Regulatory Landscape for Fintech, Electronic Commerce, and Electronic Banking: Part One

by Wilson Sonsini Goodrich & Rosati
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Part 1: Electronic Commerce

This is the first part of a two-part article discussing the regulatory landscape for financial technology as applied to electronic commerce and electronic banking. This article focuses on electronic commerce.

A. Introduction

Cloud computing and mobile apps have enabled the emergence of a new class of business models leveraging financial technology (fintech) across electronic commerce (e-commerce) and electronic banking (e-banking). More recently, blockchain has underpinned the rebooting of a variety of e-commerce and e-banking business models, together with new approaches to managing financial compliance.

As technology makes it easier for business-to-business (B2B) and business-to-consumer (B2C) companies to grow quickly, legal and regulatory compliance are becoming increasingly important at earlier corporate stages. For example, start-up companies involved in omnicommerce can quickly find themselves processing data that is subject to a variety of legal and regulatory obligations, such as PCI-DSS rules relating to payments data, Regulation E obligations relating to electronic fund transfers, and Bank Secrecy Act (BSA) and USA PATRIOT Act obligations relating to the management of funds and customer identities.

This paper provides an overview of the typical flow of e-commerce and e-banking transactions through the fintech stack. Next, it introduces a graphical overview of the regulatory landscape applicable to e-commerce and e-banking. From there, it summarizes the main legislative and regulatory frameworks applicable to e-commerce. The conclusion highlights a few specific business models and issues that may arise for entities operating in the e-commerce space.

Part two of this paper, which will be released subsequently, will provide an overview of the regulatory frameworks applicable to e-banking and will also discuss in more detail the interplay between e-commerce, e-banking, and blockchain technologies, including cryptocurrencies and cryptographic tokens deployed in the stream of commerce and banking. Other follow-up papers will explore in detail specific regulatory frameworks applicable to entities involved in the areas of e-commerce and e-banking, such as Regulation E, loyalty programs, prepaid cards, using gift cards, and automated clearing house (ACH) as complements or alternatives to the credit card payment rails, and SKU- and service-level data monetization.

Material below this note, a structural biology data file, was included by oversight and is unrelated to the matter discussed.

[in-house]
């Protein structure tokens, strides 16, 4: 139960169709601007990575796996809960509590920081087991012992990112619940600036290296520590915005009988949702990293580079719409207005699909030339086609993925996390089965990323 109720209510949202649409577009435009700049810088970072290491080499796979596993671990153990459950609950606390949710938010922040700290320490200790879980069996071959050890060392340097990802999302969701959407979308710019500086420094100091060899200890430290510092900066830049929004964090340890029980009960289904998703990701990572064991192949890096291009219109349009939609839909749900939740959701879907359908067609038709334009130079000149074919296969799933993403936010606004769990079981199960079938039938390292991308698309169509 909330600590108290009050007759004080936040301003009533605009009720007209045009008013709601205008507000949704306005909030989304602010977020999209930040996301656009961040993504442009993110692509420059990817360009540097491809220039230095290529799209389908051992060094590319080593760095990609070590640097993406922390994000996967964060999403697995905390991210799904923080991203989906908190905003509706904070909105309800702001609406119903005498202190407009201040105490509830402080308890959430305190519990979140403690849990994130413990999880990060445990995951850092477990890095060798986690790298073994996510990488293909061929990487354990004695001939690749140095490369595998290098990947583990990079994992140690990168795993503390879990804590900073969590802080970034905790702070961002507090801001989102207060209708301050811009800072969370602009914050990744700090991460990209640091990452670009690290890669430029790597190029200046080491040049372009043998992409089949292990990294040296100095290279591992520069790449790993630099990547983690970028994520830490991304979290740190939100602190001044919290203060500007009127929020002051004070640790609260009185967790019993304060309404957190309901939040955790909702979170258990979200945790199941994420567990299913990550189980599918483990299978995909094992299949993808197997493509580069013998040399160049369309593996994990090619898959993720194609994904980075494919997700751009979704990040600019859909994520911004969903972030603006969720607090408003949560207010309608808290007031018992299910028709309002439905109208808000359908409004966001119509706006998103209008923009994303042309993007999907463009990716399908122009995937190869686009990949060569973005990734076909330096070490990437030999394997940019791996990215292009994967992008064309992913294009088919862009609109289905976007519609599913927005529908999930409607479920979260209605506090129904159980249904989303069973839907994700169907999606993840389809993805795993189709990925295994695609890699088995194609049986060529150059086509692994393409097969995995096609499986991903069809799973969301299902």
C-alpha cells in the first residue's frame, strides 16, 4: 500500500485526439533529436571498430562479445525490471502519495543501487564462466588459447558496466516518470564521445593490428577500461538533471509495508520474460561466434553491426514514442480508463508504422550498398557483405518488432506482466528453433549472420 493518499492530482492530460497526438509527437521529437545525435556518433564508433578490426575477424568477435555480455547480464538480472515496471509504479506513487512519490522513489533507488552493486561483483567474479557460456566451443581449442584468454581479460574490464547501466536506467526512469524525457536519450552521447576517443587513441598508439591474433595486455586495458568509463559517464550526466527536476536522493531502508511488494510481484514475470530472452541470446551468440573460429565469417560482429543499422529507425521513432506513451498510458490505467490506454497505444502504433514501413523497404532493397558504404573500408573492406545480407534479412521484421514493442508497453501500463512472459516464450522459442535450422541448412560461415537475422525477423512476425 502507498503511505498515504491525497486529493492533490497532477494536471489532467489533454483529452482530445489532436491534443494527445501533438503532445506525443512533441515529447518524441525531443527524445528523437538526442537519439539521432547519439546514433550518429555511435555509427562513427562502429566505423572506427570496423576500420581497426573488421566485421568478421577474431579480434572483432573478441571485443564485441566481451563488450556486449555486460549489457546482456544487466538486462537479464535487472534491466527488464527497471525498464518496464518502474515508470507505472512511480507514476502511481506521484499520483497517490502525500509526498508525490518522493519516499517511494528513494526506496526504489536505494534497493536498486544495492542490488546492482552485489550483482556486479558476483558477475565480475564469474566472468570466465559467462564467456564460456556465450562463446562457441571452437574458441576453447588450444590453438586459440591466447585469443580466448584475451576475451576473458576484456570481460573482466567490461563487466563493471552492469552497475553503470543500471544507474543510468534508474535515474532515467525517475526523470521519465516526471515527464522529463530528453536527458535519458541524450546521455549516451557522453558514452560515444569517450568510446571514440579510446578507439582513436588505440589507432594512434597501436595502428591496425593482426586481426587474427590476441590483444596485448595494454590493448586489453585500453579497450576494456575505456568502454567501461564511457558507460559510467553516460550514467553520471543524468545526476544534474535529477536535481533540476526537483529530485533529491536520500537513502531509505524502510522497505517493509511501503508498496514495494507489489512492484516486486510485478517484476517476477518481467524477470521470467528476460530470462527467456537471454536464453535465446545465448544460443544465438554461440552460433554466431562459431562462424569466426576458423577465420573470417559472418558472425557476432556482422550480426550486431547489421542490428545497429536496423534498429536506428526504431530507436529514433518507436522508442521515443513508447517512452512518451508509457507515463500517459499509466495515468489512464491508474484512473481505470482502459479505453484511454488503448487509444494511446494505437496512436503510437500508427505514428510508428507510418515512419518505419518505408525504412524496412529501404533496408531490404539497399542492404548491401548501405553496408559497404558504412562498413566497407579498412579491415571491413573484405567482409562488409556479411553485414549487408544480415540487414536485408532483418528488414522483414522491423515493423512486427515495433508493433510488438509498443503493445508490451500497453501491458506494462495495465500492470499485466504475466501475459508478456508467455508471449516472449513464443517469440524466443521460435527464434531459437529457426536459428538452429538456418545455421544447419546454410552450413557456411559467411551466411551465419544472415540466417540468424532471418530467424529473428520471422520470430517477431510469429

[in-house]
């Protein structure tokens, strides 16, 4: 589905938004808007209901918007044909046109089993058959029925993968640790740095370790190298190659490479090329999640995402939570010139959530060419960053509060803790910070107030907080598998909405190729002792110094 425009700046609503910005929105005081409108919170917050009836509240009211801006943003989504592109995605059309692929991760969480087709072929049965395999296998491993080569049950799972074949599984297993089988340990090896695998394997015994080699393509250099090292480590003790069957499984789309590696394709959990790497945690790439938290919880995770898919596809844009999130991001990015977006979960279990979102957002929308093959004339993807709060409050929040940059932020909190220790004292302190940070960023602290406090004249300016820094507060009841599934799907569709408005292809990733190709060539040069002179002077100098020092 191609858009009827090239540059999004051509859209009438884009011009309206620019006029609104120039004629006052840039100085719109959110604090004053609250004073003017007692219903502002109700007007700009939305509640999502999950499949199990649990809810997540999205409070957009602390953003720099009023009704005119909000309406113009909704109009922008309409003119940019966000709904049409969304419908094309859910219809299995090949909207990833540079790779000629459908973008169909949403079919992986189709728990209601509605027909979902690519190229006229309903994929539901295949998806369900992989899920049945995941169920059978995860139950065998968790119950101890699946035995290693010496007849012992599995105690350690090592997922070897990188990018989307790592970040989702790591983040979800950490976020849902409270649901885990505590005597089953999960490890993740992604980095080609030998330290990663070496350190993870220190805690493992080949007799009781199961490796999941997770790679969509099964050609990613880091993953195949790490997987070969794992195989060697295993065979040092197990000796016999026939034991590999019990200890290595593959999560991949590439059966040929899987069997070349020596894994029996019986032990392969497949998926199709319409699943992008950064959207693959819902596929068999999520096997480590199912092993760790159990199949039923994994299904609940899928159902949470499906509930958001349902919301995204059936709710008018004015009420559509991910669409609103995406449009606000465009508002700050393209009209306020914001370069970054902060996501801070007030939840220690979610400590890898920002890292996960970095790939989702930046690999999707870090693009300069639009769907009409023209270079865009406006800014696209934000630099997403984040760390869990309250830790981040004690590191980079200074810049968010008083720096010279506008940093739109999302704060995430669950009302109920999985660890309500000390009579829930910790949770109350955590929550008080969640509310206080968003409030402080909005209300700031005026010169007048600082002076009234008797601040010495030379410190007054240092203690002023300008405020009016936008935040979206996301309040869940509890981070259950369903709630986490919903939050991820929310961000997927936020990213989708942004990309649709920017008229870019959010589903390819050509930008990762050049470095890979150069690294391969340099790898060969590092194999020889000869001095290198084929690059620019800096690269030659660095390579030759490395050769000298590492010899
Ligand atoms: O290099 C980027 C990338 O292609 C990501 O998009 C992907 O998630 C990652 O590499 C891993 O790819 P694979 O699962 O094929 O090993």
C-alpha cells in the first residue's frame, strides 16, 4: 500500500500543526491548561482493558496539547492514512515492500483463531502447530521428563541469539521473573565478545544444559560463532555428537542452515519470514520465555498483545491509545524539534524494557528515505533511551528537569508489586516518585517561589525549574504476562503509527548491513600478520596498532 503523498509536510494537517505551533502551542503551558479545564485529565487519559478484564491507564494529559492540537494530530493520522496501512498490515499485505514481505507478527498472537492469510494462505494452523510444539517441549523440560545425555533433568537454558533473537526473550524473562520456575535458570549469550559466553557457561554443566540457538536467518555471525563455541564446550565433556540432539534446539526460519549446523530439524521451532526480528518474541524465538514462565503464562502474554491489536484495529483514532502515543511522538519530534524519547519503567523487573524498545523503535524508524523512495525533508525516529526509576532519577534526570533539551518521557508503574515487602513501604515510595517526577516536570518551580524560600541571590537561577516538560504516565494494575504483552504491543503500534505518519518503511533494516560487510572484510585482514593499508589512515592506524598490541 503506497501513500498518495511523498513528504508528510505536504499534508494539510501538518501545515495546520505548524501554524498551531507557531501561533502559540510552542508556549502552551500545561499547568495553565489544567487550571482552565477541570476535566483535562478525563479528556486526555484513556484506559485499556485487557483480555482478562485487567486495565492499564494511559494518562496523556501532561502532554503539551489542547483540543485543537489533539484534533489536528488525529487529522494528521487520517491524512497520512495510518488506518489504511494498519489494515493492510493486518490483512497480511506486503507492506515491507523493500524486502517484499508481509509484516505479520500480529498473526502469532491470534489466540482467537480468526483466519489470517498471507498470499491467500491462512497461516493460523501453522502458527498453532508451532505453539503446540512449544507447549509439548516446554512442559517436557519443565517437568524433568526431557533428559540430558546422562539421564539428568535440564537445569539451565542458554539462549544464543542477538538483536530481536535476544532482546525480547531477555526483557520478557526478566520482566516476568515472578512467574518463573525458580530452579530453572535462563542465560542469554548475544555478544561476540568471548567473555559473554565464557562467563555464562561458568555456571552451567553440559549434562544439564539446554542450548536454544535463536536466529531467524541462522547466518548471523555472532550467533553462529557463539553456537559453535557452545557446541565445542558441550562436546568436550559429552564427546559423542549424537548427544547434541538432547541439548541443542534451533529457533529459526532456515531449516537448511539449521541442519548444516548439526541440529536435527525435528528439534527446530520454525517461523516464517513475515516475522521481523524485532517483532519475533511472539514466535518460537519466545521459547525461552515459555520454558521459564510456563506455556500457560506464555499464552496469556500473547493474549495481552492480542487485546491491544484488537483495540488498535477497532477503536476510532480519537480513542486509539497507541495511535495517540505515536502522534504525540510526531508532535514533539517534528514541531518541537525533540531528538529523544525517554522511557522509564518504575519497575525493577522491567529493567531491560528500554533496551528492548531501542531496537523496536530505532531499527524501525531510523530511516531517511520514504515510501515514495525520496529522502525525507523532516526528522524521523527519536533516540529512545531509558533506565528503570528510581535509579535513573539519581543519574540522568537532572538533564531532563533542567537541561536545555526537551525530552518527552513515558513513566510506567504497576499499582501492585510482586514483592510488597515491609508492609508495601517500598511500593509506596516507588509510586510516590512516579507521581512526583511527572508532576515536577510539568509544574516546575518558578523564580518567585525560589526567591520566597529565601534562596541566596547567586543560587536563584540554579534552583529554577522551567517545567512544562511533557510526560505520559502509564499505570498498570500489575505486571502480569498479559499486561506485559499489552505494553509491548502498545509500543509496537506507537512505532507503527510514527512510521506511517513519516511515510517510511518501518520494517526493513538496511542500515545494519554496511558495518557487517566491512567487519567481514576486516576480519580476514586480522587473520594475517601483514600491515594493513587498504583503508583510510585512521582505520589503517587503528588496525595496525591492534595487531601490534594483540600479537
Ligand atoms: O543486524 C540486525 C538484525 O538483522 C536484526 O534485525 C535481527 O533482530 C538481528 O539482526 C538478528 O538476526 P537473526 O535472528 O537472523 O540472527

B. Overview of E-Commerce and E-Banking

Figure 1 shows an overview of consumer transactions processed through electronic fintech channels in the financial space.

Fig. 1
Financial Consumer Transactions Through Electronic Channels

A consumer transaction could be classified as either an e-commerce transaction or as an e-banking transaction depending on the flow and subject matter. The fundamental difference between the two transaction types can be reduced to whether the consumer is paying for a product or service designed for the consumer's consumption or use (which makes it an e-commerce transaction), or a transaction involving the storage, movement, or investment of money (which makes it an e-banking transaction). This terminology may vary in the industry, and some regulatory and transaction aspects may overlap between the two classifications, but this article adopts this terminology and follows the transaction flows shown in Figure 1 above and Figure 2 below.

1. E-Commerce Transactions

In an e-commerce transaction involving a product or service, the payment for the product or service could occur in a number of ways:

  • a one-time purchase of a product (e.g., purchasing a USB cable online from amazon.com for home delivery, purchasing a cup of coffee through the starbucks.com mobile app for pickup in a Starbucks location, etc.);
  • a one-time payment for a service (e.g., paying for a handyman through taskrabbit.com to perform home improvement work, paying for a car ride through the Uber or Lyft mobile app, ordering delivery of a meal through doordash.com, etc.);
  • a subscription to a service (or membership) involving recurring payments (e.g., a subscription to Netflix through the netflix.com website, an ongoing wireless mobile account with AT&T or Verizon, etc.); or
  • a freemium business model, under which a service provider stores an active consumer payment method, typically a credit card, and provides free services to the consumer with the option to also pay for specific premium products or services (e.g., Google Android or Gmail, which are typically free, and which enable consumers to pay for Android apps through the Google Play Store, purchase additional storage space on the Google Drive, etc.).

E-commerce transactions flow through the omnicommerce stack, and involve the movement of money and data across one or more omnicommerce layers. Examples of omnicommerce layers include technology and services providing the following functionality:

  • payments, typically processed through a credit card or an ACH transaction;
  • gift cards and gift accounts;
  • store gift cards and gift accounts;
  • prepaid cards or prepaid accounts;
  • loyalty programs (including loyalty cards, award cards, and promotional gift cards);